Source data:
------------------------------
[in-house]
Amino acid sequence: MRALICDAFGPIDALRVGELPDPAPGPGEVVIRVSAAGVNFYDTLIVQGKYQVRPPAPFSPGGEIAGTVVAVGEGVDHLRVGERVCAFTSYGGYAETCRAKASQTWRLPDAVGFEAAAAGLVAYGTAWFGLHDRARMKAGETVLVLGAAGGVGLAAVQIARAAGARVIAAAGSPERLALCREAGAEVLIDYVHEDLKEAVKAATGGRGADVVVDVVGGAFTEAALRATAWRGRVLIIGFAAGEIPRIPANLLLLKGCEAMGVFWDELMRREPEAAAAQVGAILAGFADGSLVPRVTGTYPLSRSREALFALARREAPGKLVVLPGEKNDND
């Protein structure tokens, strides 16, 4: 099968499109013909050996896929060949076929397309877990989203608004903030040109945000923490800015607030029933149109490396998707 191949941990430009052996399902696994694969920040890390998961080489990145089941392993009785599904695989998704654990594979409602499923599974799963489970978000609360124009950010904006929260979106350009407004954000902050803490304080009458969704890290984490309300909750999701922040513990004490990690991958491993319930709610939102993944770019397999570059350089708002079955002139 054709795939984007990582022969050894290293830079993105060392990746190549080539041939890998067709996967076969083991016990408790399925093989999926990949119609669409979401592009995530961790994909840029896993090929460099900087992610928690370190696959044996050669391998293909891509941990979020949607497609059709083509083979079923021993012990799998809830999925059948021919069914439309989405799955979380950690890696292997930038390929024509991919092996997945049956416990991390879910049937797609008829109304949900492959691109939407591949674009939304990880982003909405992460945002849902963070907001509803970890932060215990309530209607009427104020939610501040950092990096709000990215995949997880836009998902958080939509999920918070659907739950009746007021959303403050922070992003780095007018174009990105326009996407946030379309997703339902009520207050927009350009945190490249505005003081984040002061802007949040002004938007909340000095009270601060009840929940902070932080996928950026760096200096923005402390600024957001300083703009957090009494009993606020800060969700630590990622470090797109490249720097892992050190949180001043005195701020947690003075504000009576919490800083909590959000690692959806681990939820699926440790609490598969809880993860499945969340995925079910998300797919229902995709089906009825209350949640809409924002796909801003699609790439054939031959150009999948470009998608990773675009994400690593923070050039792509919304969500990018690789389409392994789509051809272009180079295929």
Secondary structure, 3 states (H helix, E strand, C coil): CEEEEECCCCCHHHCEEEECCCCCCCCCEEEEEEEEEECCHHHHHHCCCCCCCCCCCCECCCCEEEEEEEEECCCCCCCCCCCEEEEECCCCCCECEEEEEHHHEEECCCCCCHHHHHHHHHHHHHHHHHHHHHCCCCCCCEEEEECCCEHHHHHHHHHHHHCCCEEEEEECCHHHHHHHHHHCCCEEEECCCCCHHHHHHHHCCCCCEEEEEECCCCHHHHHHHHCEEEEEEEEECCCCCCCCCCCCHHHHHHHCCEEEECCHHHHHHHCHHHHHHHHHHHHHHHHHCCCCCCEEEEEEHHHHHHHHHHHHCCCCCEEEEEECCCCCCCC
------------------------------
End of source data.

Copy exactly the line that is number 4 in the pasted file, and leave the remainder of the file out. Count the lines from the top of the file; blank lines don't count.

Secondary structure, 3 states (H helix, E strand, C coil): CEEEEECCCCCHHHCEEEECCCCCCCCCEEEEEEEEEECCHHHHHHCCCCCCCCCCCCECCCCEEEEEEEEECCCCCCCCCCCEEEEECCCCCCECEEEEEHHHEEECCCCCCHHHHHHHHHHHHHHHHHHHHHCCCCCCCEEEEECCCEHHHHHHHHHHHHCCCEEEEEECCHHHHHHHHHHCCCEEEECCCCCHHHHHHHHCCCCCEEEEEECCCCHHHHHHHHCEEEEEEEEECCCCCCCCCCCCHHHHHHHCCEEEECCHHHHHHHCHHHHHHHHHHHHHHHHHCCCCCCEEEEEEHHHHHHHHHHHHCCCCCEEEEEECCCCCCCC